I was watching Marcus Grodi’s interview with Msgr. Steenson, the Ordinary of the Ordinariate of the Chair of St Peter the other morning, and Msgr Steenson observed that in the Episcopal Church things went down the drain because whenever there was a controversial issue the leadership of the church urges everyone to “listen” to the experiences of those who were unhappy. The narrative was that the hierarchy of the church were cut off from “real people” that their “rules” alienated these “real people” and that by “listening” they would be able to respond with more sensitivity and care.
It all sounds very nice and cozy and caring. However, beneath this sweet exterior is a revolutionary agenda for the people the church hierarchy are to listen to are not just the poor, the homeless, the bereaved and dying–not just the immigrant and the victims of war and persecution, but we are also expected to “listen” to the women and the homosexuals. There is a very subtle bit of chicanery going on here. Women and homosexuals are put into the same category as the poor, sick and needy, and the call is not just to listen to women and homosexuals, but to listen to a particular brand of women and homosexuals: the feminists and homosexualists.
I distinguish homosexualists from homosexuals because not all homosexuals wish to overturn the social order just as all women do not subscribe to feminism.
The fact of the matter is, it’s pretty hard not to listen to the feminists and homosexualists. They seem to have every channel on the mass media, every newspaper, magazine and radio station and they also seem to have taken control of the politicians and lobbyists not to mention the vast majority of our schools and college campuses. Furthermore, their voices are loud, insistent and often angry. Instead of listening could we have a break from listening for a time? Because to tell the truth, they’ve got their message across. We’ve already heard it.
What the nice folks mean when they say we should “listen” is that we should give in. I had the experience in the Anglican church once I was opposed to women’s ordination. They insisted that we “listen” the “listen again and listen some more.” They didn’t seem to get it that we had already listened and understood fully, but that we thought they were wrong.
What they really mean by saying we should “listen” is that we should submit to the tyranny of sentimentalism which demands that we change our moral teachings because we feel sorry for people. We should change our beliefs as a result of being bullied, and let’s be clear, there are two ways to bully someone–by being aggressive and negative, and by being a sweet as honey pie. It is religious people who specialize in the second form of bullying–and they do so with an especially manipulative and cunning form of bullying: by being nice to everyone. “How can you be so unkind!” they say as they put on their hurt and “saddened” expression. “How can you be so judgmental!”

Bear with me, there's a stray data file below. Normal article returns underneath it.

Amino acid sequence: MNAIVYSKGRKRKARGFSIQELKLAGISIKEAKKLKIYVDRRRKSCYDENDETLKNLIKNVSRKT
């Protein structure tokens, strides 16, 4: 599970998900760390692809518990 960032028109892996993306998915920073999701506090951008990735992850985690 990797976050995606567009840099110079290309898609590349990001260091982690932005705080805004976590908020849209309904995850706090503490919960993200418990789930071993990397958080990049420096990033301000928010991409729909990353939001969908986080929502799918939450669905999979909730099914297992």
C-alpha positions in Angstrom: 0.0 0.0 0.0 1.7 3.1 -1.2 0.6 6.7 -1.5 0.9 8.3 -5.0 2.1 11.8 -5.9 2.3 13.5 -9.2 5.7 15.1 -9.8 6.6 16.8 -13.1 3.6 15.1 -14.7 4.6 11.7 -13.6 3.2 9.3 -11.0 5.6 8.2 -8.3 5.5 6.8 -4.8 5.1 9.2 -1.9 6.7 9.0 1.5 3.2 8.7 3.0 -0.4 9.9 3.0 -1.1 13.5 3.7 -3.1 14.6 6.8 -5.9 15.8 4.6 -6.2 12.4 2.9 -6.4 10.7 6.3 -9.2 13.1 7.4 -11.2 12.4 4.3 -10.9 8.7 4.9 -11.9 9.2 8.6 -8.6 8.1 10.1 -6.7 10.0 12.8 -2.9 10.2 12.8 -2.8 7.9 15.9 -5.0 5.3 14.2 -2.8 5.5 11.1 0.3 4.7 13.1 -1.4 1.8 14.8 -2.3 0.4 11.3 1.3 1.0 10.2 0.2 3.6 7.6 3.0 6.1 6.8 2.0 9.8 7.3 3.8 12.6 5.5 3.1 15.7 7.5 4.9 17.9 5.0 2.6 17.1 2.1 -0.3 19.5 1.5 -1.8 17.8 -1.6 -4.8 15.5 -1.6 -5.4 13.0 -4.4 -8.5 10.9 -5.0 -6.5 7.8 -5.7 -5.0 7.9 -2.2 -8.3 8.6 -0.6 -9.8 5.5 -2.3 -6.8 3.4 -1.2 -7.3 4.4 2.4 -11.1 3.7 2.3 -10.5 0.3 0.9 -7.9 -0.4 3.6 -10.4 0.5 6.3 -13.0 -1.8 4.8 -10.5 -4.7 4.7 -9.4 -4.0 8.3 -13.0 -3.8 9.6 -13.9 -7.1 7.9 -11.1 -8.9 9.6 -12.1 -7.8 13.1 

The “listening” game is one more tool in the toolbox of the tyranny of sentimentalism, and we should realize that sentimentalism is just another form of relativism. Msgr. Steenson went on to observe that the assumption behind all the “listening” was that personal experiences were more important than eternal truth. Behind this assumption is a heresy called “historicism” which treats the events of history and therefore the documents of history, as being merely socially determined.
For example, the New Testament, for the historicist, is merely a religious document from first century Judaism. It has interesting things to say about that time period and those people, but it has little to say to us, and it is certainly not authoritative. Likewise with the teachings of the Catholic Church. The moral teachings and dogmas were developed at a particular time for particular needs, but they are not relevant to us today. What is relevant for us today is our own experience. Our pain is what is important. Our experiences are all that is really valid. Thus all the need for “listening.”
OK. So I’m all for listening, but listening is a two way street. The sort of listening I’d like to recommend is that we all decide to listen to the voice of the Holy Spirit speaking to our age–that we listen to the voice of the Holy Spirit speaking to us through Sacred Scripture. That we listen to the voice of the Holy Spirit speaking through the authoritative teachings of the Catholic Church. That we listen to the voice of the Holy Spirit speaking through our own successors of the Apostles.
I’m happy to listen to everybody else too, but if people don’t mind, I’ll compare what I hear from the man in the street to what I hear from Christ’s One, Holy, Catholic and Apostolic Church, and I don’t think it will be much of a contest which of the two I decide to obey.